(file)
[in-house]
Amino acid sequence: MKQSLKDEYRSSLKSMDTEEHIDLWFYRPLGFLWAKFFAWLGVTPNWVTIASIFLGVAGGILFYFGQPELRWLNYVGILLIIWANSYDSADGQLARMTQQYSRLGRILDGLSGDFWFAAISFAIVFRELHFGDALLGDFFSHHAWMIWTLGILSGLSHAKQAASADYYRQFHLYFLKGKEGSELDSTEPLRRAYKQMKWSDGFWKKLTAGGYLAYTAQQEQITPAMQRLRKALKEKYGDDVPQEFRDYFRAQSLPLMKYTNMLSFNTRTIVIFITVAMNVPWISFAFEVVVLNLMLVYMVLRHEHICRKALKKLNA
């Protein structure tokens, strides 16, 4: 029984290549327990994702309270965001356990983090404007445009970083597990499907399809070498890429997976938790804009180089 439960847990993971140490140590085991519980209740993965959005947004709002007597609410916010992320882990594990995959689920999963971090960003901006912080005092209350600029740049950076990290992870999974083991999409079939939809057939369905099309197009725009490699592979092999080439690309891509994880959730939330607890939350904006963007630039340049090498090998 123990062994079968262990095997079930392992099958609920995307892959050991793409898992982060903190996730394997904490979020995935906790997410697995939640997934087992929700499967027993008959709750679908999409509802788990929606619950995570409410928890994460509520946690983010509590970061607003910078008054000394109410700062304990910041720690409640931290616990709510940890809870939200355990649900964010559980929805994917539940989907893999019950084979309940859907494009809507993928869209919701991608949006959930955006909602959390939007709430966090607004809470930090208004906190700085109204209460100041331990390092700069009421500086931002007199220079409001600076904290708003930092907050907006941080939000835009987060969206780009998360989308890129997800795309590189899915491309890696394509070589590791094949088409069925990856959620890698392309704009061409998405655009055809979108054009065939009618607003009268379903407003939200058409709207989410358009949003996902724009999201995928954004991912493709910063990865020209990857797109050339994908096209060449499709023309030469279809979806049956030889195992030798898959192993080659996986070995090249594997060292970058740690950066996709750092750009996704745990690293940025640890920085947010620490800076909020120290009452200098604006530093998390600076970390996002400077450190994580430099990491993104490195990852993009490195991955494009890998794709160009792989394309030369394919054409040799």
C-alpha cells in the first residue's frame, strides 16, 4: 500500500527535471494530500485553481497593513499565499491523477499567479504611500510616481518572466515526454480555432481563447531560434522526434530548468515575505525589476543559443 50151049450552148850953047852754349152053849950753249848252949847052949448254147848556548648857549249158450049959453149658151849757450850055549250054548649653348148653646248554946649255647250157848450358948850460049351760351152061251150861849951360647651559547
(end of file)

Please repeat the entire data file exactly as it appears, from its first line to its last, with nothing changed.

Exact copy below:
[in-house]
Amino acid sequence: MKQSLKDEYRSSLKSMDTEEHIDLWFYRPLGFLWAKFFAWLGVTPNWVTIASIFLGVAGGILFYFGQPELRWLNYVGILLIIWANSYDSADGQLARMTQQYSRLGRILDGLSGDFWFAAISFAIVFRELHFGDALLGDFFSHHAWMIWTLGILSGLSHAKQAASADYYRQFHLYFLKGKEGSELDSTEPLRRAYKQMKWSDGFWKKLTAGGYLAYTAQQEQITPAMQRLRKALKEKYGDDVPQEFRDYFRAQSLPLMKYTNMLSFNTRTIVIFITVAMNVPWISFAFEVVVLNLMLVYMVLRHEHICRKALKKLNA
């Protein structure tokens, strides 16, 4: 029984290549327990994702309270965001356990983090404007445009970083597990499907399809070498890429997976938790804009180089 439960847990993971140490140590085991519980209740993965959005947004709002007597609410916010992320882990594990995959689920999963971090960003901006912080005092209350600029740049950076990290992870999974083991999409079939939809057939369905099309197009725009490699592979092999080439690309891509994880959730939330607890939350904006963007630039340049090498090998 123990062994079968262990095997079930392992099958609920995307892959050991793409898992982060903190996730394997904490979020995935906790997410697995939640997934087992929700499967027993008959709750679908999409509802788990929606619950995570409410928890994460509520946690983010509590970061607003910078008054000394109410700062304990910041720690409640931290616990709510940890809870939200355990649900964010559980929805994917539940989907893999019950084979309940859907494009809507993928869209919701991608949006959930955006909602959390939007709430966090607004809470930090208004906190700085109204209460100041331990390092700069009421500086931002007199220079409001600076904290708003930092907050907006941080939000835009987060969206780009998360989308890129997800795309590189899915491309890696394509070589590791094949088409069925990856959620890698392309704009061409998405655009055809979108054009065939009618607003009268379903407003939200058409709207989410358009949003996902724009999201995928954004991912493709910063990865020209990857797109050339994908096209060449499709023309030469279809979806049956030889195992030798898959192993080659996986070995090249594997060292970058740690950066996709750092750009996704745990690293940025640890920085947010620490800076909020120290009452200098604006530093998390600076970390996002400077450190994580430099990491993104490195990852993009490195991955494009890998794709160009792989394309030369394919054409040799």
C-alpha cells in the first residue's frame, strides 16, 4: 500500500527535471494530500485553481497593513499565499491523477499567479504611500510616481518572466515526454480555432481563447531560434522526434530548468515575505525589476543559443 50151049450552148850953047852754349152053849950753249848252949847052949448254147848556548648857549249158450049959453149658151849757450850055549250054548649653348148653646248554946649255647250157848450358948850460049351760351152061251150861849951360647651559547